Major publishing companies such as Penguin, Hachette and Simon and Schuster are starting to see 24% of their revenue stem from eBook sales. Certainly many tech savvy users are embracing the format, but not everyone. Nearly 70% of consumers say it is unlikely that they will give up on printed books by 2016, citing an emotional and visceral attachment to tangible texts.
You would be hard pressed to go a week without reading a news headline about how eBooks are dominating the world and the printed book is dead. Despite their perceived popularity, 60% of eBooks downloaded are never read in the US. Since 2012, the growth of eBooks has slowed significantly as dedicated e-Reader sales are declining, and tablet PC devices are increasingly becoming utilized for other forms of entertainment.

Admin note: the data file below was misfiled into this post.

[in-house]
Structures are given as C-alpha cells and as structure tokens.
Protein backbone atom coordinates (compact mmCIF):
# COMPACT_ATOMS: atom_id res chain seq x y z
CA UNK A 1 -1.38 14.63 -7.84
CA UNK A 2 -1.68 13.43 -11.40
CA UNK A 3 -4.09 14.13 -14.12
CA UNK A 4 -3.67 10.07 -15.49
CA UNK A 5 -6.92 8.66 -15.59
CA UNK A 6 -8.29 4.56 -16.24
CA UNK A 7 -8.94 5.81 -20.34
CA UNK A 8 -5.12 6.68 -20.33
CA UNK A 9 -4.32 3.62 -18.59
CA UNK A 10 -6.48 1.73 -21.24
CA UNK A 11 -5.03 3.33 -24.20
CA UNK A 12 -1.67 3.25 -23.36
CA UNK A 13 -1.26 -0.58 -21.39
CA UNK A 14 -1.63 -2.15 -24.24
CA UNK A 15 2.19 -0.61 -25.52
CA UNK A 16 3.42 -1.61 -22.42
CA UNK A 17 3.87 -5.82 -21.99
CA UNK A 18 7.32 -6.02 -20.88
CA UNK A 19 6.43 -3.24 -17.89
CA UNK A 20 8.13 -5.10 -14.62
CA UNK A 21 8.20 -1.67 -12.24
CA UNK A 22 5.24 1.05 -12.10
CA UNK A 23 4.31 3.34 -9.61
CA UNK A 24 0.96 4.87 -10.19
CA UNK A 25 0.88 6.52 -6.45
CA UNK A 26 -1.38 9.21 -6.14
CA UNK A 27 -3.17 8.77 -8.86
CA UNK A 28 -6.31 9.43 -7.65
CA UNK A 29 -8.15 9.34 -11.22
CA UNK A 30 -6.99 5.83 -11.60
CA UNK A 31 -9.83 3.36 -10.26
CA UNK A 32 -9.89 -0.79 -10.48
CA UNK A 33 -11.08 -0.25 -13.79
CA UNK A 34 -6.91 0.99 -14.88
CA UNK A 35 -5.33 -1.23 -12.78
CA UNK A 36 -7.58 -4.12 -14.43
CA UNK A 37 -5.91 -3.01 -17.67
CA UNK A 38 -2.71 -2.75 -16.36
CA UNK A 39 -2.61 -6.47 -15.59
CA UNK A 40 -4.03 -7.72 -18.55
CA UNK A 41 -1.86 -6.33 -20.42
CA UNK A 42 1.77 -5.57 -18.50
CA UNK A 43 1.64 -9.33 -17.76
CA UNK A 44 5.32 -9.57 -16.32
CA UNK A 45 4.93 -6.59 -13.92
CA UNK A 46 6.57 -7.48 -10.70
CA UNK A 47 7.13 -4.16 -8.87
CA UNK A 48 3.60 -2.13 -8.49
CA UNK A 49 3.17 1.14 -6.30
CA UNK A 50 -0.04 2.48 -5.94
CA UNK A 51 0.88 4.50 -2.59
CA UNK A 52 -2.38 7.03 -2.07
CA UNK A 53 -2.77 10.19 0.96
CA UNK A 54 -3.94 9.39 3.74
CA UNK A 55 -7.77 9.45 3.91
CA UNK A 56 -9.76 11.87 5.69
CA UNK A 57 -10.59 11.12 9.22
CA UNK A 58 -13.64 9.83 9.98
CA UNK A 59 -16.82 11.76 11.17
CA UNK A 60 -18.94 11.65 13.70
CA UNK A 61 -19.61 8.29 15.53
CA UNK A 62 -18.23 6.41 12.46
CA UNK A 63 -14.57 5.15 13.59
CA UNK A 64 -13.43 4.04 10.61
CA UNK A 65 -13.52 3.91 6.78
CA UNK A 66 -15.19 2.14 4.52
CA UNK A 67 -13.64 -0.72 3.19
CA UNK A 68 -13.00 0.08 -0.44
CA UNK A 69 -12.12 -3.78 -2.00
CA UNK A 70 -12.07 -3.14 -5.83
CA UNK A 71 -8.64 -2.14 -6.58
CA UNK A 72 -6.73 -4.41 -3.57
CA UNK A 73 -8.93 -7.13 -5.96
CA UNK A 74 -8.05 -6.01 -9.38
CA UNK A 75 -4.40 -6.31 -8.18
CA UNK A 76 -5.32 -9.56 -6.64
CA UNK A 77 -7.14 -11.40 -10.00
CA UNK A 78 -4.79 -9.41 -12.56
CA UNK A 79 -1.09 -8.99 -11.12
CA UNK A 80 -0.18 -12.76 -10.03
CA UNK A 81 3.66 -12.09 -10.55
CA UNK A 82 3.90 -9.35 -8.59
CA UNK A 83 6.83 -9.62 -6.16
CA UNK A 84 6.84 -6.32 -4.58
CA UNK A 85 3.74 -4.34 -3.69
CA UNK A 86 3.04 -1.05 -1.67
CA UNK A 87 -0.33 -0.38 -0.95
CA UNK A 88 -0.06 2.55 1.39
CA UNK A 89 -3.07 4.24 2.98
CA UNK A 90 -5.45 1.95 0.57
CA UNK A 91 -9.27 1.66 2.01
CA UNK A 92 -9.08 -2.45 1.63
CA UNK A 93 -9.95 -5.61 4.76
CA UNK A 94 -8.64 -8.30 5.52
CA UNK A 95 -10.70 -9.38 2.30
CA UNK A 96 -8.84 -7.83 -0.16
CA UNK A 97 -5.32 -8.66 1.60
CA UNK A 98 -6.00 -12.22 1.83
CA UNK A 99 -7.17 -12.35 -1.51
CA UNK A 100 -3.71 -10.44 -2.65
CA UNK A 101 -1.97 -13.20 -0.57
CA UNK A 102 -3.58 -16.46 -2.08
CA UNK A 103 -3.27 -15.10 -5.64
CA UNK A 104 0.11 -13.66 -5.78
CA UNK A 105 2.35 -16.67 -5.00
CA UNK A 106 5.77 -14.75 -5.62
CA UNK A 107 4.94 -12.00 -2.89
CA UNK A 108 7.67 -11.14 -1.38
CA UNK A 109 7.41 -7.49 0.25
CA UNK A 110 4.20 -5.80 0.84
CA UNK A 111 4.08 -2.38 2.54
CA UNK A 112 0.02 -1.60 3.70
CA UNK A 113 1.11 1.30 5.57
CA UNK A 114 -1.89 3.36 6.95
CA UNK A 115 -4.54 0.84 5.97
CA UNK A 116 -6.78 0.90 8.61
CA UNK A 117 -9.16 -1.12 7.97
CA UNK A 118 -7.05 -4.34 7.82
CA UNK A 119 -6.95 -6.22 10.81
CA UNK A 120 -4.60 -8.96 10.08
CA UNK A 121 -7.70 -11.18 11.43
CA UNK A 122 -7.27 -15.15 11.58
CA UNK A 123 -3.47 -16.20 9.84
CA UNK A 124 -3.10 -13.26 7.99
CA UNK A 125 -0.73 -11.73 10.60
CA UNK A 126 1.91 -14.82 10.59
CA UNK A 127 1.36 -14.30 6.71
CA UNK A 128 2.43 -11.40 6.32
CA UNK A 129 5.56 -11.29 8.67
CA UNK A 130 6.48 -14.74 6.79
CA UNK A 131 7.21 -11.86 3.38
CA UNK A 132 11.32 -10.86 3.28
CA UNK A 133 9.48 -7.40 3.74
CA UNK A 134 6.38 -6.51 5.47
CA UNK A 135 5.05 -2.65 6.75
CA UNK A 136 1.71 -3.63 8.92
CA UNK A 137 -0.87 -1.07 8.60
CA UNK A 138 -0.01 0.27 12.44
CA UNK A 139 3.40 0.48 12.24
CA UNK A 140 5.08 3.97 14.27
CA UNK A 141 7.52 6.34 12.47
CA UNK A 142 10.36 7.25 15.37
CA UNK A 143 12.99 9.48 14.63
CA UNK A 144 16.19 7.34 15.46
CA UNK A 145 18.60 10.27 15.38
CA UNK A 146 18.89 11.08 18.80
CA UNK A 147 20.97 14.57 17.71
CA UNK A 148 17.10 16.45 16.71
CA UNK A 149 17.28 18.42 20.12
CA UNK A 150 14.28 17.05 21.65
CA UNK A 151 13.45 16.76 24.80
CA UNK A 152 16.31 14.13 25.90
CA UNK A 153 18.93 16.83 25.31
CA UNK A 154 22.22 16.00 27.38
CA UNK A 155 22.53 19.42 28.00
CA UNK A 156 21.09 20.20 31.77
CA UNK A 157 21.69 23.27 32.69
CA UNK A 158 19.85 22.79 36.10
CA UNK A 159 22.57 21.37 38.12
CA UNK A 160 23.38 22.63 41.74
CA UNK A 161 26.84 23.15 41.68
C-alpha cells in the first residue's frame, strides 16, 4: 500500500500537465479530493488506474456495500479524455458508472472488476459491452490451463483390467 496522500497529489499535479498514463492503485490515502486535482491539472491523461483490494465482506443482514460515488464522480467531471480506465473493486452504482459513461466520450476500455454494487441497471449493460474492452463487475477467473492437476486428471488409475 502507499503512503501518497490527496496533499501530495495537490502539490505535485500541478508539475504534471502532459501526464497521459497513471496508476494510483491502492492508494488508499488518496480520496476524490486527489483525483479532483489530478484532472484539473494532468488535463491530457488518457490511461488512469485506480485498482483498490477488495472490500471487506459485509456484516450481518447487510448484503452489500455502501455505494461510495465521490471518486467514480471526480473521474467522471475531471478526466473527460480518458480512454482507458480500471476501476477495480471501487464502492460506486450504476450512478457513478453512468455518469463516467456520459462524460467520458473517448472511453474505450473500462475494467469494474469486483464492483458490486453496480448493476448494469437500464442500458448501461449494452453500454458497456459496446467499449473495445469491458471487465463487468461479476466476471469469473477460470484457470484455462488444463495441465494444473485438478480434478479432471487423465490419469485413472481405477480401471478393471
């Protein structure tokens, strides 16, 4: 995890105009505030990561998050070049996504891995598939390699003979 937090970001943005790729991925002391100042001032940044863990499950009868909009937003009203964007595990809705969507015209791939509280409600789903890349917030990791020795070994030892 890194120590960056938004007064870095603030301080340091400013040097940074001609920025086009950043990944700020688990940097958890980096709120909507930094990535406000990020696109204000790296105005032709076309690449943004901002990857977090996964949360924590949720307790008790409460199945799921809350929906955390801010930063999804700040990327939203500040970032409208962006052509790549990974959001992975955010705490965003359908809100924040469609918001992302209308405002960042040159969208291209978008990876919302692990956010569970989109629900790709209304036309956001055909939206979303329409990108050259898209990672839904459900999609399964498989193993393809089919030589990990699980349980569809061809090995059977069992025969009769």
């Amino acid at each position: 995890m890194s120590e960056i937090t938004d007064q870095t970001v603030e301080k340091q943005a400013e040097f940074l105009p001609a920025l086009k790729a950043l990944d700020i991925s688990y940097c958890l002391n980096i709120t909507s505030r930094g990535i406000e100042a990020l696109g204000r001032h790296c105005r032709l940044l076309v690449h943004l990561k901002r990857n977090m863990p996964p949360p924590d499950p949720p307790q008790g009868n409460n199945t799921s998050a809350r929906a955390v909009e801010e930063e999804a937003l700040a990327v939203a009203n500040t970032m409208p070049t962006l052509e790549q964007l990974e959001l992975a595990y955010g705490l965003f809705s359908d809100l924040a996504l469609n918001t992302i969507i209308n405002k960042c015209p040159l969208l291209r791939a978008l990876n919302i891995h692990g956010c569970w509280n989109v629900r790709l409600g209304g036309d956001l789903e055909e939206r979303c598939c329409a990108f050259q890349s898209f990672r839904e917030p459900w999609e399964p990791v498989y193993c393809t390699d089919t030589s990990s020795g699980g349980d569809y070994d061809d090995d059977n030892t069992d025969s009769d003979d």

“More than 500 years after the invention of the printing press, book manufacturers and publishers are playing a pivotal role in the next renaissance in books that is happening now,” said George Promis, vice president of continuous forms production solutions & technology alliances, Ricoh. “To borrow a phrase from Mark Twain, reports of the printed book’s death are greatly exaggerated. Print is alive, well and sought after in today’s book market. At Ricoh, we’re focused on ensuring this stays true for years to come.”
Michael Kozlowski has been writing about audiobooks and e-readers for the past twelve years. His articles have been picked up by major and local news sources and websites such as the CBC, CNET, Engadget, Huffington Post and the New York Times. He Lives in Vancouver, British Columbia, Canada.